[  ] 'It's All In The Game' sounds like it belongs on 'Lefty', another typically mid-70s Arty ballad given a very 1980s makeover with synthesisers and drums that are suddenly the loudest thing in the mix (yes, even on a ballad). A simple tale about all the wonderful things that will happen to a woman when she falls in love with the right man, it's 'safe' without being quite as 'boring' as a lot of Garfunkel's late 1970s work. The song has an interesting history: it was first published as an instrumental in 1911 by Charles Dawes, who had something of a change in career in later life when he became vice-president to Calvin Coolidge (!) Dawes claimed to have only ever written this one tune - he played it to a friend who in secret transcribed it into sheet music and Dawes was most horrified one day to walk past a music shop and see a large picture of him next to copies of the song he'd written! (This was partly how he entered politics in fact, figuring that as he'd been laughed about in his job as an accountant he had nothing to lose being laughed at as a politician!) Lyricist Carl Sigman loved the song and wrote words to it in 1956, partly in tribute to Dawes who had just died with many singers covering it in later years though Tommy Edwards had the biggest hit with it in 1958. Find it on: 'Up Till Now' (1993)

Another old song is Hoagy Carmichael's [  ] 'Two Sleepy People', an unfortunate preview of the horrific destruction Art will cause to the great American songbook on 2008's 'Some Enchanted Evening'. Arty is too 'sincere' a vocalist for a sly and slinky song of this type and really doesn't fit the jazz overtones of the backing, which sounds like 'Still Crazy After All These Years' turned up to eleven. The idea is that the couple in the song are too asleep to say goodnight so they decide to get married and stay in the same bed instead - a risqué song for its times then, but Art's version loses that sense of cheek and flirty outrage (just imagine if the similar but superior 'Wake Up Little Susie' had tried the same ending?!) In his sleevenotes to 'The Singer' Arty calls it both a 'crooner's delight' and a 'period 1950s tune' but he's wrong on both counts: the song was first published in 1938. Horrendous. Find it on: 'Up Till Now' (1993), and 'The Singer' (2012)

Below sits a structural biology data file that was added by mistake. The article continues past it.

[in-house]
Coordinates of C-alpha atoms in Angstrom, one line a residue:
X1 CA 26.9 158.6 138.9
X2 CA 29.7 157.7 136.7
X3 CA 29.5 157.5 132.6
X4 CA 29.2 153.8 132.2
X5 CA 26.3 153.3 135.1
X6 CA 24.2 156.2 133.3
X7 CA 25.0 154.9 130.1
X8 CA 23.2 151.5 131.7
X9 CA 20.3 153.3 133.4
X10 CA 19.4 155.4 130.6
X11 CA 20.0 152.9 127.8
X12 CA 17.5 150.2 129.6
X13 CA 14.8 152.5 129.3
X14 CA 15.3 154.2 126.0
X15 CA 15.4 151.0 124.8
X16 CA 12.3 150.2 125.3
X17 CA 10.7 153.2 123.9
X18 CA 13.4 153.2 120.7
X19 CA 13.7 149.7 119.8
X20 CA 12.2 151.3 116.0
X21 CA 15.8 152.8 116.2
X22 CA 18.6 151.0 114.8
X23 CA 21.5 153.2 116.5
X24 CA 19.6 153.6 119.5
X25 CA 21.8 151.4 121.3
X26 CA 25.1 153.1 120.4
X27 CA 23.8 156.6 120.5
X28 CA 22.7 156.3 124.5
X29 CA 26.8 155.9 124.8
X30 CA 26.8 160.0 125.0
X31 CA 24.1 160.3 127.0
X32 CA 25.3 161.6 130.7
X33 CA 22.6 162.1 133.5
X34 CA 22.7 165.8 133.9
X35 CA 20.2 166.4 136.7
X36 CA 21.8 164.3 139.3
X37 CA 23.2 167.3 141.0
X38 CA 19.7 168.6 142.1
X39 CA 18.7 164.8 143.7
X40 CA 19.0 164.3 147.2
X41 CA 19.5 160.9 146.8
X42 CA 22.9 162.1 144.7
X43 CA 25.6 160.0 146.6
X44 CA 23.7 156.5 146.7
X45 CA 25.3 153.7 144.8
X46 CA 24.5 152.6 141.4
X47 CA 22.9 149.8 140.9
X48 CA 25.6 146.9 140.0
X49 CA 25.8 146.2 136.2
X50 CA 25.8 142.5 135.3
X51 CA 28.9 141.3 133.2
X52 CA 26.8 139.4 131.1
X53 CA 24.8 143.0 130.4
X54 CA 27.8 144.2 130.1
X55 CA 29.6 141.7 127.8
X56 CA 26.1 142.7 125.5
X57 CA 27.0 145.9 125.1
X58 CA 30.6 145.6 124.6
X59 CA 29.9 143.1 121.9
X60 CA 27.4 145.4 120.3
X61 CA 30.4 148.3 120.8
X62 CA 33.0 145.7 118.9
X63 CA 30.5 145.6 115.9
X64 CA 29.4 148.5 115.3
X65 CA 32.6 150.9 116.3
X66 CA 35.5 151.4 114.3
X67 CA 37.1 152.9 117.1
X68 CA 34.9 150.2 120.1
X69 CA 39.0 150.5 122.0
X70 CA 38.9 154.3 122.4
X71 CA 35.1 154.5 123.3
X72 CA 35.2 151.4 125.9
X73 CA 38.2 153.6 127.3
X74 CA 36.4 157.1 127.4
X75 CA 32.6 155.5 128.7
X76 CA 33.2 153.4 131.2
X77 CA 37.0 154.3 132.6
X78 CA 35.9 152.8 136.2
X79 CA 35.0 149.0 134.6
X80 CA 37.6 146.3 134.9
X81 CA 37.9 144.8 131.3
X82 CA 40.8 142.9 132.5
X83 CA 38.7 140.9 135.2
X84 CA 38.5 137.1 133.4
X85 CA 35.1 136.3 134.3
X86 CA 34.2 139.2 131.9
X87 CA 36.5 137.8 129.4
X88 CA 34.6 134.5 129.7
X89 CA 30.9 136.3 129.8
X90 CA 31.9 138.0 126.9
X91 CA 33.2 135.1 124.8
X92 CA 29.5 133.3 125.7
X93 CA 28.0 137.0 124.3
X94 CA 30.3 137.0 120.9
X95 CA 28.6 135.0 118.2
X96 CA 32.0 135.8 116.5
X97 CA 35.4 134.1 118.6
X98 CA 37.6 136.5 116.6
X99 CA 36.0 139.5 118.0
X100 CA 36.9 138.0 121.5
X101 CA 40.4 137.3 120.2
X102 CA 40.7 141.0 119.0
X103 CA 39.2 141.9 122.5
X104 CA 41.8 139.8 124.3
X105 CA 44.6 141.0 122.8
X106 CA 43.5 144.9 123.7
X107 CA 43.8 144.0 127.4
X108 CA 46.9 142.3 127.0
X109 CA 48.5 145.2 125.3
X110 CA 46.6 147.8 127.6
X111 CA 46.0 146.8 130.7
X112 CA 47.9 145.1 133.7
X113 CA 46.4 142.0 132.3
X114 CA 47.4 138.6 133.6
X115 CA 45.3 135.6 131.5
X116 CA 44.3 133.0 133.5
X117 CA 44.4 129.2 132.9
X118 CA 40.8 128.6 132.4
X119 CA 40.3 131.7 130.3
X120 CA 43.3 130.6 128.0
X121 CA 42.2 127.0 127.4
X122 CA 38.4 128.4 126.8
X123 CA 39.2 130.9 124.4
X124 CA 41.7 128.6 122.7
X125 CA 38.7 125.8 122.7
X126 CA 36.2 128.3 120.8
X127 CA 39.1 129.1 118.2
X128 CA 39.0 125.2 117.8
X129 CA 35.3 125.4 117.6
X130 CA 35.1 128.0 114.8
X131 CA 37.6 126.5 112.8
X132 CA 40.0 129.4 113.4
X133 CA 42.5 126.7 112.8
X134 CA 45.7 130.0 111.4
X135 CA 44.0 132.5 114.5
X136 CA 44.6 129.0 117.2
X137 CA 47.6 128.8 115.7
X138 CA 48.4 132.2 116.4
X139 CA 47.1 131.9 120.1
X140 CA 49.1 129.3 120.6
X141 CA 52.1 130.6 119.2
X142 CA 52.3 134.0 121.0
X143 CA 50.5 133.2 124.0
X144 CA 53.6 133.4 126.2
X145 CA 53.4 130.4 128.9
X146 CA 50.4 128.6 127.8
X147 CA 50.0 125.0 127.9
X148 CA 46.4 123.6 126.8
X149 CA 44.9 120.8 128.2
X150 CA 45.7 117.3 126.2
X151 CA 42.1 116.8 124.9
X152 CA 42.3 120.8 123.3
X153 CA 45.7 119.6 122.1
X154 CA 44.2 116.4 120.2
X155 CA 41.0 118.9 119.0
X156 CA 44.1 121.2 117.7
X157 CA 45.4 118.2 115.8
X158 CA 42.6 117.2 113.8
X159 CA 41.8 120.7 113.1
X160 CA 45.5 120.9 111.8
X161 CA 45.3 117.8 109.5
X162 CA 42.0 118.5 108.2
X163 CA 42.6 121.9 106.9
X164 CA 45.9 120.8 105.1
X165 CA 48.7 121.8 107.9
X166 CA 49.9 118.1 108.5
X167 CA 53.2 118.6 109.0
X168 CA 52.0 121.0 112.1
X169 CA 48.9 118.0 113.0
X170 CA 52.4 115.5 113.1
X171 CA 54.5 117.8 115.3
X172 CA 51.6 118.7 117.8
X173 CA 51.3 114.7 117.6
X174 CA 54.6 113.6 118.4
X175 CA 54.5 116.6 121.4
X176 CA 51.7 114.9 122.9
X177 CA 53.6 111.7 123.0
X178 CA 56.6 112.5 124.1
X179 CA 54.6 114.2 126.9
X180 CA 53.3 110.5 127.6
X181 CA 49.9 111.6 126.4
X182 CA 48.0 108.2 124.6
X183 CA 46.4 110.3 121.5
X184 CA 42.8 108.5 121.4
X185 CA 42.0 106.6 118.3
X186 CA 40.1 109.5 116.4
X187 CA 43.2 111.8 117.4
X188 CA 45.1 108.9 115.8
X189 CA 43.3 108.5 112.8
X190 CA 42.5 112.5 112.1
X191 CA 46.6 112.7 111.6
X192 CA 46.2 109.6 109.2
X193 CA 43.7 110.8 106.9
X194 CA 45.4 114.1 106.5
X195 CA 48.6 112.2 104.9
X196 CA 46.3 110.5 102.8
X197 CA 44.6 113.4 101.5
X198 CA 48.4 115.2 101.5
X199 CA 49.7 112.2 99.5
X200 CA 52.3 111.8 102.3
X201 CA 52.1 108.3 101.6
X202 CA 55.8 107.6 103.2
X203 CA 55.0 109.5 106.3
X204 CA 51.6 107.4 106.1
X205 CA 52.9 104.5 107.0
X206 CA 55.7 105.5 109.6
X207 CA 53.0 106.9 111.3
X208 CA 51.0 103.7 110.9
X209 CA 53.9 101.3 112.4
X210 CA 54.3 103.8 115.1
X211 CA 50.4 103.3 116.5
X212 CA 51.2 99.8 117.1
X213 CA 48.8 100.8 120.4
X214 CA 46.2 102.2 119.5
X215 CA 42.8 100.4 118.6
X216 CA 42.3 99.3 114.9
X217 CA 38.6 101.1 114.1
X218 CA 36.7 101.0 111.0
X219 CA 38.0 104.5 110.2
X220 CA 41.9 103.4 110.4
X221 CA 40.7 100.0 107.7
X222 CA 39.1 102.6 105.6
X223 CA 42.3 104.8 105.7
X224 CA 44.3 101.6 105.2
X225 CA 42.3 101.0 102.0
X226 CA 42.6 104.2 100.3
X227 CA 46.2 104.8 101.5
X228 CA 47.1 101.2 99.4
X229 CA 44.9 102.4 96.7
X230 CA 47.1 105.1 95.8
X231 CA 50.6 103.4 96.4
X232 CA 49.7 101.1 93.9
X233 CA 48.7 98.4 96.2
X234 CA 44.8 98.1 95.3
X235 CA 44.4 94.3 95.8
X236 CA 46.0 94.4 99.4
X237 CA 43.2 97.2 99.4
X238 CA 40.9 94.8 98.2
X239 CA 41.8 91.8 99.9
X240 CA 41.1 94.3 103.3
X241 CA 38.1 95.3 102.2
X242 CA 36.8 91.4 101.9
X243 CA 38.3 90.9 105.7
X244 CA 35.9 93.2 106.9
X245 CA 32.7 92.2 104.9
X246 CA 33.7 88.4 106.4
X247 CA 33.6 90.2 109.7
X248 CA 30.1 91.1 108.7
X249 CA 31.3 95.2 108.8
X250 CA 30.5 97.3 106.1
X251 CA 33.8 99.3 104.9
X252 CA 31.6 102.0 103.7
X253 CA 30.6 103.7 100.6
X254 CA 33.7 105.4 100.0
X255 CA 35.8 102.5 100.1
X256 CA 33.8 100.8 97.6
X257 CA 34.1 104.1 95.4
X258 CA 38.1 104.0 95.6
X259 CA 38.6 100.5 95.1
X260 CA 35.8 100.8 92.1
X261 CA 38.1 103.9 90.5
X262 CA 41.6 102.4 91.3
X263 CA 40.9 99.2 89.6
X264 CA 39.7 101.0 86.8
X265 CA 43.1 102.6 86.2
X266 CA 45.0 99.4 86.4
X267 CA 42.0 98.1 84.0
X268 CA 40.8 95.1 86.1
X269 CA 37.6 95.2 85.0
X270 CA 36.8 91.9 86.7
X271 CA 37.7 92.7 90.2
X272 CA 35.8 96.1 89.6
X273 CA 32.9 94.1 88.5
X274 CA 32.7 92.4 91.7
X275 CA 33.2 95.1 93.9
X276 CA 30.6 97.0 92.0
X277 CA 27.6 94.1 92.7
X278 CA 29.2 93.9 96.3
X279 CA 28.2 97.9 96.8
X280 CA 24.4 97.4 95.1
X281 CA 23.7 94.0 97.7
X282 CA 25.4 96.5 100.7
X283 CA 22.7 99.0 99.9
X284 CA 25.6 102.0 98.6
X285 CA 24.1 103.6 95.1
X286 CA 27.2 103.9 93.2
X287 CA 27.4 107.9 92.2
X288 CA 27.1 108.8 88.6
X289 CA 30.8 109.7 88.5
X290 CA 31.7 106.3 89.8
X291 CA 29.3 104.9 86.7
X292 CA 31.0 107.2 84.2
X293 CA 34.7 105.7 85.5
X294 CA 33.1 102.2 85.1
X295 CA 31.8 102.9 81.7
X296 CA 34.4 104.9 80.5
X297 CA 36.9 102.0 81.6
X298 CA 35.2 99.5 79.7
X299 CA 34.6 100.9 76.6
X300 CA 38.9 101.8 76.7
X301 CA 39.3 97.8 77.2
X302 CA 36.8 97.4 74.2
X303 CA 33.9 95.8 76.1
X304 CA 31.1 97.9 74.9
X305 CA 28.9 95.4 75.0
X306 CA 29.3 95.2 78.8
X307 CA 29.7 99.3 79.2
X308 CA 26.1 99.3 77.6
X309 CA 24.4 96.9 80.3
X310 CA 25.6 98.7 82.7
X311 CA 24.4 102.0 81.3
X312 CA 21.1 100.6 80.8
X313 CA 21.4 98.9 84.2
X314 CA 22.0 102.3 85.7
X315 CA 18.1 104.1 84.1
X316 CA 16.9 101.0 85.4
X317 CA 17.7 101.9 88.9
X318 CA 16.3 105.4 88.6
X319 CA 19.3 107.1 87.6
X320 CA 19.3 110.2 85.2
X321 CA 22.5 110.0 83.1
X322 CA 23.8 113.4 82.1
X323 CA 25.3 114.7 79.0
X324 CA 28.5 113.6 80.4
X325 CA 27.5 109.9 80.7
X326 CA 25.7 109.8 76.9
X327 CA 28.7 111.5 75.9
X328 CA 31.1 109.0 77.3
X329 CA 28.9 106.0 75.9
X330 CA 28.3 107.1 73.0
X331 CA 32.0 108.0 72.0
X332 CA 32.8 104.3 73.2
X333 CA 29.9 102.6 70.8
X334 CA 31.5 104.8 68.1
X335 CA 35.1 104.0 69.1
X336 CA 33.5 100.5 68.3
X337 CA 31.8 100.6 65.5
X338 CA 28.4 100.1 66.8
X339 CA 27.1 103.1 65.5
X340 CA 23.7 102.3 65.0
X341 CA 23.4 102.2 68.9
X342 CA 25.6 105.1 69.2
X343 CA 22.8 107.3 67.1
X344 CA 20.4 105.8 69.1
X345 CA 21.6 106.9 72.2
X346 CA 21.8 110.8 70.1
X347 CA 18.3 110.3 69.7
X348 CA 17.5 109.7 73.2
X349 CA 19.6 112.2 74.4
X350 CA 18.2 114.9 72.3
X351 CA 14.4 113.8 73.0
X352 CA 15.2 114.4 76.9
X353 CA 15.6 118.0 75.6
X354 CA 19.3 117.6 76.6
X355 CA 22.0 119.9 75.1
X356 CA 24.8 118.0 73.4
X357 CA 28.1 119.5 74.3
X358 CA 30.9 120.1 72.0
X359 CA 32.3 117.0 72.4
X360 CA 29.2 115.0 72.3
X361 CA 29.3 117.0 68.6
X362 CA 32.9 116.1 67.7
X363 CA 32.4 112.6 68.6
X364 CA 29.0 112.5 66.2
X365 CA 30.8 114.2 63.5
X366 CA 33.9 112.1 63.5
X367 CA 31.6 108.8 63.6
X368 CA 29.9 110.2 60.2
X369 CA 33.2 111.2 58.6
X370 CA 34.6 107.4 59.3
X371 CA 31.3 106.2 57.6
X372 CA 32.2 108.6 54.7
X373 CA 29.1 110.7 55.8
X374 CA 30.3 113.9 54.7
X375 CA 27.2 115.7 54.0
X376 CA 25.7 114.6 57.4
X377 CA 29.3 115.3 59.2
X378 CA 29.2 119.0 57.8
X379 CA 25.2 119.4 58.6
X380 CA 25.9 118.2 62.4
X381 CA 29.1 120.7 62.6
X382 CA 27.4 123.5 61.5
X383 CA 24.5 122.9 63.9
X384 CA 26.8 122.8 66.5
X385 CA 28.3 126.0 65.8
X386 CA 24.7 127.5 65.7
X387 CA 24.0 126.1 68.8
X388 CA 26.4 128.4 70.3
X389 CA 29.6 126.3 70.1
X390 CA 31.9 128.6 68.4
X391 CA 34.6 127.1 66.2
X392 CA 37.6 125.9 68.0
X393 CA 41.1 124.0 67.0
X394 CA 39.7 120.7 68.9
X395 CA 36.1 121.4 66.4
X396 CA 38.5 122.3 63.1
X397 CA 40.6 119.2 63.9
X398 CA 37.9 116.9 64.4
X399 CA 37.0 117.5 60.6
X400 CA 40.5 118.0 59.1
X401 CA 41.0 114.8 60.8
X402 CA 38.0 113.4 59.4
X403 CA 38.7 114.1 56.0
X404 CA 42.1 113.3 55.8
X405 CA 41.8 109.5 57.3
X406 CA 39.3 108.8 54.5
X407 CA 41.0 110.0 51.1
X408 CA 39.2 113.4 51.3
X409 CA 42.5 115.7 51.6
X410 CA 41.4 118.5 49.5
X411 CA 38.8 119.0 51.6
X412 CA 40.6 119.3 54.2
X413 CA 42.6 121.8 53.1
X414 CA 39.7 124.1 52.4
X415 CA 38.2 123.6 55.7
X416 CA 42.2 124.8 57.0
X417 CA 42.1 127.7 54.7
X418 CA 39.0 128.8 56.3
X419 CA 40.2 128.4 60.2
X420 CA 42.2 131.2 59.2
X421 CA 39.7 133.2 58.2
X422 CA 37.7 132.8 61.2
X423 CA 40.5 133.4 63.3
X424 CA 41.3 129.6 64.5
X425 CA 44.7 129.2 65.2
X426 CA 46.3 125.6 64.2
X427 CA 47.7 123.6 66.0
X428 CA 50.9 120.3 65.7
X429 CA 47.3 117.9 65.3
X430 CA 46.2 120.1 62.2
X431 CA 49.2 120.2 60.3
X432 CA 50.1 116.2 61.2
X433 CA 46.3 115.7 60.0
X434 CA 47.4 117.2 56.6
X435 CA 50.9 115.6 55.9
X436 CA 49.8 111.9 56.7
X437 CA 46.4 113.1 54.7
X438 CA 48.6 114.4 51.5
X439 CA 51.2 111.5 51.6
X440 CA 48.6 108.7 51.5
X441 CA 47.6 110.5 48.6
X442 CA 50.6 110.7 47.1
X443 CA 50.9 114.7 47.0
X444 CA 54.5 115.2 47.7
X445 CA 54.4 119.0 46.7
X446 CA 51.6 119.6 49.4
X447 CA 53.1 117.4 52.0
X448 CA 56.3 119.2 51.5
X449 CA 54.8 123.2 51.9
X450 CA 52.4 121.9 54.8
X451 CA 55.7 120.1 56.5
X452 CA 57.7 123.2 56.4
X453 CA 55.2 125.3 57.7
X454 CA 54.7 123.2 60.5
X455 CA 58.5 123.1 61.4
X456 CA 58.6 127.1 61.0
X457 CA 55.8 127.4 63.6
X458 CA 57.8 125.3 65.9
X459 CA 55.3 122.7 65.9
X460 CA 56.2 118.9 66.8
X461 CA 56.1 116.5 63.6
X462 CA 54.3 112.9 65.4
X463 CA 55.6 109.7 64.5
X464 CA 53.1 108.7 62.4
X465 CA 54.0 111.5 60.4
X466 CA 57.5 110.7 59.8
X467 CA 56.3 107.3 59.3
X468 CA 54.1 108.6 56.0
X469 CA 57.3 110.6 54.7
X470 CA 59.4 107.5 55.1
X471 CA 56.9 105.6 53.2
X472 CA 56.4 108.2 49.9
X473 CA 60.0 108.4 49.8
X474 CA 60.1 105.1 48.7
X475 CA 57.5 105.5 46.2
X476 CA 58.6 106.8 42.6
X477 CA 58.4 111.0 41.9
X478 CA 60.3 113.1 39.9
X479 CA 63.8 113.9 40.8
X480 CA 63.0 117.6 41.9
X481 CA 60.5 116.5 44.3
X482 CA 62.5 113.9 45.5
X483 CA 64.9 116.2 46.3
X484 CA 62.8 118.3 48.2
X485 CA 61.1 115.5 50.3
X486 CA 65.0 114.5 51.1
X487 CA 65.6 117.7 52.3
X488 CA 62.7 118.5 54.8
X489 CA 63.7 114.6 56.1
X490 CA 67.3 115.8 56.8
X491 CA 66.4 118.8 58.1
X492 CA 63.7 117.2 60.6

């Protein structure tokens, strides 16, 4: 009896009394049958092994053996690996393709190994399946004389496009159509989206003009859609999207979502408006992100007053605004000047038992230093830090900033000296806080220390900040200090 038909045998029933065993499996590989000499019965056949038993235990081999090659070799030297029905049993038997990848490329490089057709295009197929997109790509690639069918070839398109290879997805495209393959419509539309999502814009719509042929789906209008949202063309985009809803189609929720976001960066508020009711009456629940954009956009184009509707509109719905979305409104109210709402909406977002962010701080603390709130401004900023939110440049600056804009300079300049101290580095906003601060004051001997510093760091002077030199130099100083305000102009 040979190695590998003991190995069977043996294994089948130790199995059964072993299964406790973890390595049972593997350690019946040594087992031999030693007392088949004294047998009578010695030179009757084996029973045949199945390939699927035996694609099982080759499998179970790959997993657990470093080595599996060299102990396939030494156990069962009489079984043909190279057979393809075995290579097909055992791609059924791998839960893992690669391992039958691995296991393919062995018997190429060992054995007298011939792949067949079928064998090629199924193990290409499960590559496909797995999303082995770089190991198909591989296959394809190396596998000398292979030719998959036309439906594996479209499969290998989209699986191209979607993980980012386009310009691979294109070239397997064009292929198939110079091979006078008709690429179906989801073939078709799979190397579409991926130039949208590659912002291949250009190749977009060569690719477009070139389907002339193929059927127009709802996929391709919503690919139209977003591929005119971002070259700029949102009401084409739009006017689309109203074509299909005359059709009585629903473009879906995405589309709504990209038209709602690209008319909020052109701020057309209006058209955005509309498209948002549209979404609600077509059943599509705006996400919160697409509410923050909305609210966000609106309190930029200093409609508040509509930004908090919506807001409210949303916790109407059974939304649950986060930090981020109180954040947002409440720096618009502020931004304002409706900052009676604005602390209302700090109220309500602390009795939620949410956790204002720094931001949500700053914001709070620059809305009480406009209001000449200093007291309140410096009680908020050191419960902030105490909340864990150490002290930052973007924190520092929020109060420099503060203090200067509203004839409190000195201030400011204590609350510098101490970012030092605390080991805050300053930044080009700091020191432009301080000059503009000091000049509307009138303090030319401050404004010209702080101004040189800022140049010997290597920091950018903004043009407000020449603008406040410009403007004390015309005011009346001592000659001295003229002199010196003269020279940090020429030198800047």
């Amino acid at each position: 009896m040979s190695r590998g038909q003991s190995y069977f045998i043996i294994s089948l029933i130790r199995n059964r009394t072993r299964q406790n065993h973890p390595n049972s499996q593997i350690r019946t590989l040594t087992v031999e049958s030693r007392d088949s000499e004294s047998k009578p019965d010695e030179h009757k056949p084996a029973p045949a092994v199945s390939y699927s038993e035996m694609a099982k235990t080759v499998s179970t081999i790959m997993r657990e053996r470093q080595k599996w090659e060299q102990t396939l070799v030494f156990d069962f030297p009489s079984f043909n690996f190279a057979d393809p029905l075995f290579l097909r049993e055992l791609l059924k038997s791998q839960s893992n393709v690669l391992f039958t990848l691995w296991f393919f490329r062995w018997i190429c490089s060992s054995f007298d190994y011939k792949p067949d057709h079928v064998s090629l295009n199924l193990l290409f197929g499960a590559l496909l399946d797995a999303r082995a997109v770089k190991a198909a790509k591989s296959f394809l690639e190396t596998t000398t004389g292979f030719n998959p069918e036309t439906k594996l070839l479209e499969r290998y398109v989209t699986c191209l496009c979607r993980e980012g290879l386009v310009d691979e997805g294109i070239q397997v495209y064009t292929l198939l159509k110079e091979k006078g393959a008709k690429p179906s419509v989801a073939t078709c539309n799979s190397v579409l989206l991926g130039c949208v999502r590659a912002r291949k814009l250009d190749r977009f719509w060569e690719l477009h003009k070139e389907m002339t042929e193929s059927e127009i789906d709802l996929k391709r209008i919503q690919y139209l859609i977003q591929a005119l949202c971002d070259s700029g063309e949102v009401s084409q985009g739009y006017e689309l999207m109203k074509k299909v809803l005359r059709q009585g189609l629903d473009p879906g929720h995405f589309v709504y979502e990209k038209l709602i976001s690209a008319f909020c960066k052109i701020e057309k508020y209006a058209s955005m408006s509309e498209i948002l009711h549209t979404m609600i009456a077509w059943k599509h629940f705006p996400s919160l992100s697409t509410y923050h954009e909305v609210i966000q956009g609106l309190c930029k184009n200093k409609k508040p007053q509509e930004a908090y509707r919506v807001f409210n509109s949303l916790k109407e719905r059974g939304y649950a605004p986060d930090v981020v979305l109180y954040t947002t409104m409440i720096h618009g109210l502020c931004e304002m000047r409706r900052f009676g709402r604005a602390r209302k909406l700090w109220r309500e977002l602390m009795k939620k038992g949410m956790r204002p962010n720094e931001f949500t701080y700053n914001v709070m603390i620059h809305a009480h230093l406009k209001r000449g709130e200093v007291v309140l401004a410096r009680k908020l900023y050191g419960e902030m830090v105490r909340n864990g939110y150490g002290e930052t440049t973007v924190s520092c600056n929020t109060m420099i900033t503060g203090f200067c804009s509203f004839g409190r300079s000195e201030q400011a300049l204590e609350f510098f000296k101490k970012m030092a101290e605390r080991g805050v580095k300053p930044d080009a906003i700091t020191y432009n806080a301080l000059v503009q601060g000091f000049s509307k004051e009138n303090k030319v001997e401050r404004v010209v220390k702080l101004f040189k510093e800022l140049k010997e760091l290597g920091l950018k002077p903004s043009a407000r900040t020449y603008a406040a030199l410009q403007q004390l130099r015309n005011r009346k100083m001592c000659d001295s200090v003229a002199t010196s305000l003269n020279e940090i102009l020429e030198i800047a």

Easily the best song out of the six though - and perhaps the best thing on the album - is a gorgeous reading of one of the most overlooked tracks on the 1980's biggest non-compilation seller, Dire Straits' 'Brothers In Arms'. Released as the sixth and final single from what was only a nine-track LP (!)[  ] 'Why Worry?' is a lovely Mark Knopfler ballad never got the kudos it deserved and Arty takes the song in quite a different direction musically, turning it from Knopfler's shy grunts to a song of clarity and purpose, 'Bridge' like in it's promises of putting things right. Usually I'd be horrified at the idea of Knopfler's sterling guitar work being replaced by a harp and synthesiser as they are on Arty's version, but both work well as the song kind of hovers in mid-air. There's also a lovely fade where instead of an instrumental battle between the guitar bass and drums (suggesting that actually there is good reason to worry and Knopfler is just being kind) Arty sings the title over and over with himself, two Arty's passing the line on in a round. It's really quite effective as one of the great comforters of song finally finds a composition worthy of his talents, soaring up to the sky in hope and belief. There should be laughter after pain. There should be sunshine after rain. There should have been a whole album right here of Arty singing modern classics like this one. Instead we get a wretched live album, a record full of children's songs and a less than enchanted evening. What happened to Art Garfunkel's career?! Find it on: 'Up Till Now' (1993) and 'Simply The Best' (1998)

Non-Album Recordings Part #17: 2012